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This leads me to the PVC Niddy Noddy.  I found a diy on   http://www.doctordirt.com/blog/niddy.html  .  I used her directions to make myself and Wendy a NiddyNoddy.  The total cost of the two together was about 3-4 dollars.  I decided to make the PVC one rather than getting a wood niddy noddy because I wanted to wet set the twist in may yarn as I had been reading.  The PVC can get wet without it deflecting or eventually rotting.  The brown and ivory yarn above was wet set on the noddy and it worked like a charm.  The only problem as the above mentioned trouble with the size of the hank.  I originally made the main portion of the noddy 18 inches long as suggested, but that proved to be too big.  So, I went back down to the basement and used Henry’s chop saw to cut it down to 12 inches.  This makes one full wrap around the noddy equal to one yard, which is handy and makes the hank manageable for my swift.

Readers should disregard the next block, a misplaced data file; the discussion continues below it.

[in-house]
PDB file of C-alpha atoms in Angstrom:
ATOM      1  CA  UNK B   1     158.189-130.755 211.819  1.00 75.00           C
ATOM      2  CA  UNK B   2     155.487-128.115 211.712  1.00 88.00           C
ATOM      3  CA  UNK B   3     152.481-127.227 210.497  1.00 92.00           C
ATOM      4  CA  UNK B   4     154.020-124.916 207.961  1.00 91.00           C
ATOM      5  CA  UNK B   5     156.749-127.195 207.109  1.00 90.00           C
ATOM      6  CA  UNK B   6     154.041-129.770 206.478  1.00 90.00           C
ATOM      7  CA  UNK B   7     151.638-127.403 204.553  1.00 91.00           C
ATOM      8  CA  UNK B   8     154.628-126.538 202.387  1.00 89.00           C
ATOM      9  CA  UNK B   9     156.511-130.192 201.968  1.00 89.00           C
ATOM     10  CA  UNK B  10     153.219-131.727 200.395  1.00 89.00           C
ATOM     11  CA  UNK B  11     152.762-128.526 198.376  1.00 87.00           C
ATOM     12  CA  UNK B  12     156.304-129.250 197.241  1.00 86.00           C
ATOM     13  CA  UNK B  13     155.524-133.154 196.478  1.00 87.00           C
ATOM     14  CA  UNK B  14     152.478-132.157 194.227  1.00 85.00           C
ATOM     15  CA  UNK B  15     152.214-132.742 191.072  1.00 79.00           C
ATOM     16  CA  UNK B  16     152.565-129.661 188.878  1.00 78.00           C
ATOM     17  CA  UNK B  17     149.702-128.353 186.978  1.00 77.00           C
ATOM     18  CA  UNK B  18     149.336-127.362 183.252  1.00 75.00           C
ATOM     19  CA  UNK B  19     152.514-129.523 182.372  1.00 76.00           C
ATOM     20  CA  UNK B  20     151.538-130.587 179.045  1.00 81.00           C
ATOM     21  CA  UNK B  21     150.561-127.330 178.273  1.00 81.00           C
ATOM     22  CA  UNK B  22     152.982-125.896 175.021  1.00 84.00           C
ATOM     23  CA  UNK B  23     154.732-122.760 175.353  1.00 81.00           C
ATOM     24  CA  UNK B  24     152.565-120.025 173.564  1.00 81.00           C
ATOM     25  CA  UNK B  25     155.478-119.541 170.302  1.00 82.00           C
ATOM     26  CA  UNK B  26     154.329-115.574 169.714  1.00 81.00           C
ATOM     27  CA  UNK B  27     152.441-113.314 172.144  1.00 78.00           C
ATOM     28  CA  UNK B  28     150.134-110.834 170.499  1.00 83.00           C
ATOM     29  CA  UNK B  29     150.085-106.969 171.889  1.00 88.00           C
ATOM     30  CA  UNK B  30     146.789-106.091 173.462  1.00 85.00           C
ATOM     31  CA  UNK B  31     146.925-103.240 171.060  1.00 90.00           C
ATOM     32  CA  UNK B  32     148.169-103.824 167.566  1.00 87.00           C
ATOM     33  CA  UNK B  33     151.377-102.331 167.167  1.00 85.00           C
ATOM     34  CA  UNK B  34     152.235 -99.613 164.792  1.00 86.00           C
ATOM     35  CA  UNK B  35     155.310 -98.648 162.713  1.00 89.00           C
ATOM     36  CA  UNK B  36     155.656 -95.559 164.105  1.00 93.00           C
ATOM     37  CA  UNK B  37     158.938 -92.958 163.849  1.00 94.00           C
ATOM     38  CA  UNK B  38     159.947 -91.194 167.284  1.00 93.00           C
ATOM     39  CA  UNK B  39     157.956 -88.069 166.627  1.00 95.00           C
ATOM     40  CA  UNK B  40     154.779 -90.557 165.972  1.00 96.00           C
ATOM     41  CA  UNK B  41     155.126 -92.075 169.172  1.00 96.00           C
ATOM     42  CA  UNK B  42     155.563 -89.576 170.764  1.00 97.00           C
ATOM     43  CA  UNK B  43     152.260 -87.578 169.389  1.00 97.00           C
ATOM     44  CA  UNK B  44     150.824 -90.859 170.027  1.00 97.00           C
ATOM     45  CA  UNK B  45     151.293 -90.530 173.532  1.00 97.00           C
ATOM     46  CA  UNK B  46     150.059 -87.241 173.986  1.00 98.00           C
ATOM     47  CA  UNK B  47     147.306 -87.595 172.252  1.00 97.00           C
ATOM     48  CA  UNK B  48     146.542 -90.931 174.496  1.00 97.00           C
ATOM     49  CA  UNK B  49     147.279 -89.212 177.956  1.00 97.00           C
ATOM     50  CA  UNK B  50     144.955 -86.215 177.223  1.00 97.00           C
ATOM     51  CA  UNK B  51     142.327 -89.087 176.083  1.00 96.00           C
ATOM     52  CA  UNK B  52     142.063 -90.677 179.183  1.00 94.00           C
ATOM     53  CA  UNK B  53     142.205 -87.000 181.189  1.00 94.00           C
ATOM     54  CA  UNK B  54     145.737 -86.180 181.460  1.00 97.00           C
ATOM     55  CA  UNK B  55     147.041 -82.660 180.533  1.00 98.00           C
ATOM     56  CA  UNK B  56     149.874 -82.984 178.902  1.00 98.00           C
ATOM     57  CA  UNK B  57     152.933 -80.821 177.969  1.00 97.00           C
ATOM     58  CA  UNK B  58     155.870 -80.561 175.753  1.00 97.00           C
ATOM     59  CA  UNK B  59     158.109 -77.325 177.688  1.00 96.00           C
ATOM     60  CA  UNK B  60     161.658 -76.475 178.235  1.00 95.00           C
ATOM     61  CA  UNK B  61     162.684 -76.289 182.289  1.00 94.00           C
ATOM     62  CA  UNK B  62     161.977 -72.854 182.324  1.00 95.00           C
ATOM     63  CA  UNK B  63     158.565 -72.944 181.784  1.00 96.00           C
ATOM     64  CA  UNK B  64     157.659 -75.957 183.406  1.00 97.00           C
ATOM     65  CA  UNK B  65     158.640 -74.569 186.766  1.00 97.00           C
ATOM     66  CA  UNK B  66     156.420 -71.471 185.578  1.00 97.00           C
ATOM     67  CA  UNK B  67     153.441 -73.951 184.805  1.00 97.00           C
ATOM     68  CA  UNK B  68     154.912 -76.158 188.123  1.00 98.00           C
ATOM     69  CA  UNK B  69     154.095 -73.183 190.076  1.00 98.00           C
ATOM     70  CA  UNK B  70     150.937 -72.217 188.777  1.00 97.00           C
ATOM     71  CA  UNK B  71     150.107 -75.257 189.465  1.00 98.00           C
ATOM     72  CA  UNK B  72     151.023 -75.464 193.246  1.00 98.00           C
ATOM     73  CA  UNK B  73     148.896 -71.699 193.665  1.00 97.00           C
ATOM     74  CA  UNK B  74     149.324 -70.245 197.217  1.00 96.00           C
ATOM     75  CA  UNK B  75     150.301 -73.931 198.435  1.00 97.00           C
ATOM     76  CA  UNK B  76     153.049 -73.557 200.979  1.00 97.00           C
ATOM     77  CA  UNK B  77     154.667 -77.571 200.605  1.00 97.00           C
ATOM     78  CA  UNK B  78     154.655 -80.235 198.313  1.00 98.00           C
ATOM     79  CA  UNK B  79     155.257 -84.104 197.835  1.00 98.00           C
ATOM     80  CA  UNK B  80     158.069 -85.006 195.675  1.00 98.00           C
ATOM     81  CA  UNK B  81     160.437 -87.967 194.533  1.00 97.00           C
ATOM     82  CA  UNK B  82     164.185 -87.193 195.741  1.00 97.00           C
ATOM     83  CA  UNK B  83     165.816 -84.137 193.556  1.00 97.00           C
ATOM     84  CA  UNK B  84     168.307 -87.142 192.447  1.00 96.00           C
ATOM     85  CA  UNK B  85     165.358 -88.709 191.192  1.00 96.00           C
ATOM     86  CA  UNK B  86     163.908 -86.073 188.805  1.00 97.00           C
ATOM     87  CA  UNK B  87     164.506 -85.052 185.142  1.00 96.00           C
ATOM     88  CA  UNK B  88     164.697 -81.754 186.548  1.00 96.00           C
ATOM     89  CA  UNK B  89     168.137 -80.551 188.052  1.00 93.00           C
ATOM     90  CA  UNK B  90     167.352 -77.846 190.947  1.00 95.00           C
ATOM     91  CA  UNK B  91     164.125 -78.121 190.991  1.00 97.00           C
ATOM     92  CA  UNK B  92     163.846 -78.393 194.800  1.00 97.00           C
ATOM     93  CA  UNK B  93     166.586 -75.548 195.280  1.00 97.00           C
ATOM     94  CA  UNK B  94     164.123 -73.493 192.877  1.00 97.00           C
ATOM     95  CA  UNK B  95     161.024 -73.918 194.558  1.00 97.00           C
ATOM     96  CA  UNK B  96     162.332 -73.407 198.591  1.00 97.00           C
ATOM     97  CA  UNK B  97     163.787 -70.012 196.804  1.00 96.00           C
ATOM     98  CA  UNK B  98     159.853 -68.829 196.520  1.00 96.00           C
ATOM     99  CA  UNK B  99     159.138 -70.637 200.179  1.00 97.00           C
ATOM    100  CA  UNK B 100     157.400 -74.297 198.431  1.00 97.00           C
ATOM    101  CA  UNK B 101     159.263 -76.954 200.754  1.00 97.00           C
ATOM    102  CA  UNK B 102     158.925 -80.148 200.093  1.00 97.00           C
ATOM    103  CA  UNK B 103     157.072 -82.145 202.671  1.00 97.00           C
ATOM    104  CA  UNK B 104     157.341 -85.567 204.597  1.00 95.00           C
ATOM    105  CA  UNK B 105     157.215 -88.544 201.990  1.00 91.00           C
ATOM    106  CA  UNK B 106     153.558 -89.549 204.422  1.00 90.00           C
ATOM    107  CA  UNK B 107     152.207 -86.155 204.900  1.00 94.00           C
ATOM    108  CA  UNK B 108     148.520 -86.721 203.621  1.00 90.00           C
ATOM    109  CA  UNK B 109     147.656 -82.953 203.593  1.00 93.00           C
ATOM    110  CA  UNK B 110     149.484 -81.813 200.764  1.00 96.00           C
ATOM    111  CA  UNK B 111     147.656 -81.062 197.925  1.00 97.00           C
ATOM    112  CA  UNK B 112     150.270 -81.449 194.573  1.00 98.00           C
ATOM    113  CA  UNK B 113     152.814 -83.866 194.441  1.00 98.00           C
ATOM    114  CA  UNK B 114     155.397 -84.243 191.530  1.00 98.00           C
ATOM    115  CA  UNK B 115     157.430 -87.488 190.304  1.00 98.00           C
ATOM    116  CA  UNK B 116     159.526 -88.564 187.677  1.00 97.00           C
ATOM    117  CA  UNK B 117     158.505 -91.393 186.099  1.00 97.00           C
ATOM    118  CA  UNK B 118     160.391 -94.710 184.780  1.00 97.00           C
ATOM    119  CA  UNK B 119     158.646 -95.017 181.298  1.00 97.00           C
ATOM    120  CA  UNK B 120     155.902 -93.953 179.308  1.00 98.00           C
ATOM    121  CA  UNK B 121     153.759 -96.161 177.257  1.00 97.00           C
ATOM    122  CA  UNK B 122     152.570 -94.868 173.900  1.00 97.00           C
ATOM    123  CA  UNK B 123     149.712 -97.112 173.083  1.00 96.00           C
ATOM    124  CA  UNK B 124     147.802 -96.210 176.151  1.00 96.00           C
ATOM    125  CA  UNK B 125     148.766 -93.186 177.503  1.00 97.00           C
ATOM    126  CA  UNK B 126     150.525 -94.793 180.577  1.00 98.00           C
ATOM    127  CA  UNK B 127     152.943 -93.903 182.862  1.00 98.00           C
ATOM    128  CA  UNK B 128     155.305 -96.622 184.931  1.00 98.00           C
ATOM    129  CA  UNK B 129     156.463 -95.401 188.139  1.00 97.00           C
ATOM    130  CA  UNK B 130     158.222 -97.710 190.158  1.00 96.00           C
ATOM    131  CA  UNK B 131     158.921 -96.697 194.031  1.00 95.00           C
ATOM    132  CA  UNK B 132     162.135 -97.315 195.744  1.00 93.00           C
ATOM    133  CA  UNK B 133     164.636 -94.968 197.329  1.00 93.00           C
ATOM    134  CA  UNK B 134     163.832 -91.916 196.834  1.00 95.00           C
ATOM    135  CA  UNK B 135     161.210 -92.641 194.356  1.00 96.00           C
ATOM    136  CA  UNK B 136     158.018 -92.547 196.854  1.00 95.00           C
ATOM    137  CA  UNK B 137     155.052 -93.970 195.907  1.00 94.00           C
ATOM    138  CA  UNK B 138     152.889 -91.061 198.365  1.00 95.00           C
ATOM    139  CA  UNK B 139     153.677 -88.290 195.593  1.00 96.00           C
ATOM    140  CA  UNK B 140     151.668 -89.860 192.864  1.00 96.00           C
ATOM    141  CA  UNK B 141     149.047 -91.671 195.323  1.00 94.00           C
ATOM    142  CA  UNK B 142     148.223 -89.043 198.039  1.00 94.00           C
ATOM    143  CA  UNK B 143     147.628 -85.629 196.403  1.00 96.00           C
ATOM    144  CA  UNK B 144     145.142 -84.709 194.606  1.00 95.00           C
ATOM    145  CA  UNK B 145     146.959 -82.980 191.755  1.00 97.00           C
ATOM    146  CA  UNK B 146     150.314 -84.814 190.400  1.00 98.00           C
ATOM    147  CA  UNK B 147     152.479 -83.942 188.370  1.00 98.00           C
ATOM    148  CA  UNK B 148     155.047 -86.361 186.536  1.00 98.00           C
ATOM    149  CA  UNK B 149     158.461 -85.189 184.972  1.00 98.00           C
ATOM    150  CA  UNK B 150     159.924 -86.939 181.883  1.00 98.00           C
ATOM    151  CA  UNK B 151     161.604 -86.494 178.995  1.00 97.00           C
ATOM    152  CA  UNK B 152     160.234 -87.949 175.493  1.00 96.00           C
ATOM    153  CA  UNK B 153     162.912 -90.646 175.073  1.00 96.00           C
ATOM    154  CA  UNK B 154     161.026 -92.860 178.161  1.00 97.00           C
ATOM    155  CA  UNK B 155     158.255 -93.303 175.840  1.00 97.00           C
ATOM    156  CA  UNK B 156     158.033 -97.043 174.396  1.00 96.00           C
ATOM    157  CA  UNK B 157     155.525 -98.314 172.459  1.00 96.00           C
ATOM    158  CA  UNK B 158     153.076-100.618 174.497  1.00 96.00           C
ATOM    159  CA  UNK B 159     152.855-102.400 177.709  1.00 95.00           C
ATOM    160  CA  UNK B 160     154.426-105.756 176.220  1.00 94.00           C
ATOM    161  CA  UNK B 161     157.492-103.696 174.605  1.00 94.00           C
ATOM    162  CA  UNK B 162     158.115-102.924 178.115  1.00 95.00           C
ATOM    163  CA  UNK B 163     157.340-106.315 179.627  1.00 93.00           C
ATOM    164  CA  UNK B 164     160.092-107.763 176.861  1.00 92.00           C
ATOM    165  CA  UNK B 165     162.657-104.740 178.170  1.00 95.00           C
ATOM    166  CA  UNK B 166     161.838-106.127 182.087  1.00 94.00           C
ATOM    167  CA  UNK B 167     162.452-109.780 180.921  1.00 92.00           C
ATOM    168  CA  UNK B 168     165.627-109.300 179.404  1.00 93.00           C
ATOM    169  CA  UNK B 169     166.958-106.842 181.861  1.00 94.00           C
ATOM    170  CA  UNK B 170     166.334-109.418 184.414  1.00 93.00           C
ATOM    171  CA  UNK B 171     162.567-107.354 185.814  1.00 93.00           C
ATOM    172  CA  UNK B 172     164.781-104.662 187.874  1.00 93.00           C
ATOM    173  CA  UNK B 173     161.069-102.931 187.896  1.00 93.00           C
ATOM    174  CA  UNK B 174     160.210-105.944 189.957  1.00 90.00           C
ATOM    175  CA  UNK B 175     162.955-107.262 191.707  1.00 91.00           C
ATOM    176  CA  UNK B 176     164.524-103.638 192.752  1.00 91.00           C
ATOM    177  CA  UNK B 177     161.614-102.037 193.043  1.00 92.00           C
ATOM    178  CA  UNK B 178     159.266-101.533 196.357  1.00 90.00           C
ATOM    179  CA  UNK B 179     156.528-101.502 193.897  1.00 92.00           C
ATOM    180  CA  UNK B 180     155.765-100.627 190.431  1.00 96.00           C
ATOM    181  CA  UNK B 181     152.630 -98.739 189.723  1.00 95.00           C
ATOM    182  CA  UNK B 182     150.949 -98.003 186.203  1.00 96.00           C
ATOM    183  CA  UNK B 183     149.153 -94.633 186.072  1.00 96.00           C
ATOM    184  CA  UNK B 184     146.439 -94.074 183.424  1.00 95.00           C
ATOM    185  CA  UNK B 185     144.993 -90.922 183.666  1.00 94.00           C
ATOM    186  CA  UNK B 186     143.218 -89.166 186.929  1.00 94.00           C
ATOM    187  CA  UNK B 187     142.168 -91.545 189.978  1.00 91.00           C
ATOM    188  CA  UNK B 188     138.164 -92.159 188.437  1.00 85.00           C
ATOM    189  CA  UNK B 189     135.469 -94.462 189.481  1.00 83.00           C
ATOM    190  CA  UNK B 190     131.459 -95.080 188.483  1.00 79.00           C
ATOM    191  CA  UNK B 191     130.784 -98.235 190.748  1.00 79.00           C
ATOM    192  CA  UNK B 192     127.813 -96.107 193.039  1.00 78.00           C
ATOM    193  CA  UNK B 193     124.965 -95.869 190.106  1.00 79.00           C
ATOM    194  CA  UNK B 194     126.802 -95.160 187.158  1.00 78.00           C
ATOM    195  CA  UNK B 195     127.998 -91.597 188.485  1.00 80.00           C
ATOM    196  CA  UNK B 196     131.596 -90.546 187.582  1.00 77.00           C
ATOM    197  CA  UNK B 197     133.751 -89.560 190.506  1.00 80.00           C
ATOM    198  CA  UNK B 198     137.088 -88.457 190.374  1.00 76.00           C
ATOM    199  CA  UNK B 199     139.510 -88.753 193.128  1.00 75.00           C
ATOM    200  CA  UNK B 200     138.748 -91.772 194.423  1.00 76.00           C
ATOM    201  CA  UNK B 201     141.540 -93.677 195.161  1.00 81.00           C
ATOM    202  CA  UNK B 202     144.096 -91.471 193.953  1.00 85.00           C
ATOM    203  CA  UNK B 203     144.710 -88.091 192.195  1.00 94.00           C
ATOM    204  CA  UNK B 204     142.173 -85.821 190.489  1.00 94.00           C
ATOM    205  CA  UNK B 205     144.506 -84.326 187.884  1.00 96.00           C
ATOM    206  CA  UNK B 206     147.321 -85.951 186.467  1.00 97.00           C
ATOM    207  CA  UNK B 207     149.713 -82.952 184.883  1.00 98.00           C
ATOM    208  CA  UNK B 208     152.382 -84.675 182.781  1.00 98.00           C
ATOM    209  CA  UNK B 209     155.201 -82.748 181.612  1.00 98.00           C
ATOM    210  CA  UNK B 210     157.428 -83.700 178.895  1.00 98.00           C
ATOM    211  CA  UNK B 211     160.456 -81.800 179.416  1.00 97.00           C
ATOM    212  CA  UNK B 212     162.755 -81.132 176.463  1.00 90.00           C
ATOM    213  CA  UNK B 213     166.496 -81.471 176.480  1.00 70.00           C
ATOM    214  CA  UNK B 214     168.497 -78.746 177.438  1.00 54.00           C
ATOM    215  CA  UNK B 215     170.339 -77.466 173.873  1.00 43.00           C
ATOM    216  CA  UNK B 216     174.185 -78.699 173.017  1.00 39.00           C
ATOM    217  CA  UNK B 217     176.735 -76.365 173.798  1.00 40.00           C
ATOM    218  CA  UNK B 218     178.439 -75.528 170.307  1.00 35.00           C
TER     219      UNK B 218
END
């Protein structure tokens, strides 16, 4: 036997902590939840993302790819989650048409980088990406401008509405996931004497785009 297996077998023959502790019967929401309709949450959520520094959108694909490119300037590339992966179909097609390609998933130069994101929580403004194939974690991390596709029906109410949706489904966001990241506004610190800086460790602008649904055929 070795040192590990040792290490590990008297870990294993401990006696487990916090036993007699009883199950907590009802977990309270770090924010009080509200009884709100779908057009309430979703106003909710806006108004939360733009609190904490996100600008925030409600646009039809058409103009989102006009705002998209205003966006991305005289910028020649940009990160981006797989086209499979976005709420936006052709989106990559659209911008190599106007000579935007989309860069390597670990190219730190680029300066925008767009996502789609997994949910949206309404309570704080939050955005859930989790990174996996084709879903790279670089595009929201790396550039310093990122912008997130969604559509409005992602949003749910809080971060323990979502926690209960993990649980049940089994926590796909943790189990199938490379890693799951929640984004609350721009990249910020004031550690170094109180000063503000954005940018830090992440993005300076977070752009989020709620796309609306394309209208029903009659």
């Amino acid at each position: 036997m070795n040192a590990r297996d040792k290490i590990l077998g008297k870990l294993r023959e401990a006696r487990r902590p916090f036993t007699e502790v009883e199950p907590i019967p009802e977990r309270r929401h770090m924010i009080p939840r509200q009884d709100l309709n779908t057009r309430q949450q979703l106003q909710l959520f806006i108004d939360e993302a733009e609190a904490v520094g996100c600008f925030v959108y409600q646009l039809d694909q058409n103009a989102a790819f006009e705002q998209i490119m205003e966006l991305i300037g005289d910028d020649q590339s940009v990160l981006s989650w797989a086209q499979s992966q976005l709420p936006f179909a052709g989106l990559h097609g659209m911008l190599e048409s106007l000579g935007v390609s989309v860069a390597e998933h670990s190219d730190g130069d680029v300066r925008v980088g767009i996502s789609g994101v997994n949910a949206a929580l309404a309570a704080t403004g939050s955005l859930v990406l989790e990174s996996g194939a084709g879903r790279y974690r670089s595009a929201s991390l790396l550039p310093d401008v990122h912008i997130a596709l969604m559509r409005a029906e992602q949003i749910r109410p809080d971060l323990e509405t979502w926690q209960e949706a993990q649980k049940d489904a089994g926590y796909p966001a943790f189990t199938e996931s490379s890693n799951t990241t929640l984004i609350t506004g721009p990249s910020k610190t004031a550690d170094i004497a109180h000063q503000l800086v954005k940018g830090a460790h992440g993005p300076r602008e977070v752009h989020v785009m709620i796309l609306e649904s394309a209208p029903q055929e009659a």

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The next set of photos is 4 ounces of BFL hand painted by Jan of Daily Fibers.  I plied it with itself and am not as happy with it as I would have like.  My singles were a it over-spun and then the plying is a bit under-spun.  I think it will be fine once the twist is set and I knit something with it.  It is just not as good as I thought it would be after I felt like a super genius on the first plying adventure!  I have wound it onto the niddy noddy for its bath.

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I sat this morning and pun 4 ounces of Daily Fiber’s Wensleydale top.  It was tougher to spin, but easier to spin than the BFL (I know I contradict myself).  What I mean is that the fibers truly want to be together, so they grab onto each other with ease.  The hard part is that they are so grabby that I have to be sure to do some heavy pre-drafting to make sure I get the weight of yarn I want.  It took more time, but I really like my single. I am thinking of plying it with a commercial yarn.  I have some black lace weight that might be nice.  I have seen people ply with thread, but I think yarn will be more my speed. 

Oh…here’s a photo of my little spinning space.  I spin in the living room in the front of the house.  It is usually pretty full of light and just cozy.  I love it. 

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One other thing….does anyone have any idea what these things are?  Henry claims his mother used them to wind yarn.  I’m not really sure about that. I would love an expert opinion….anyone…anyone?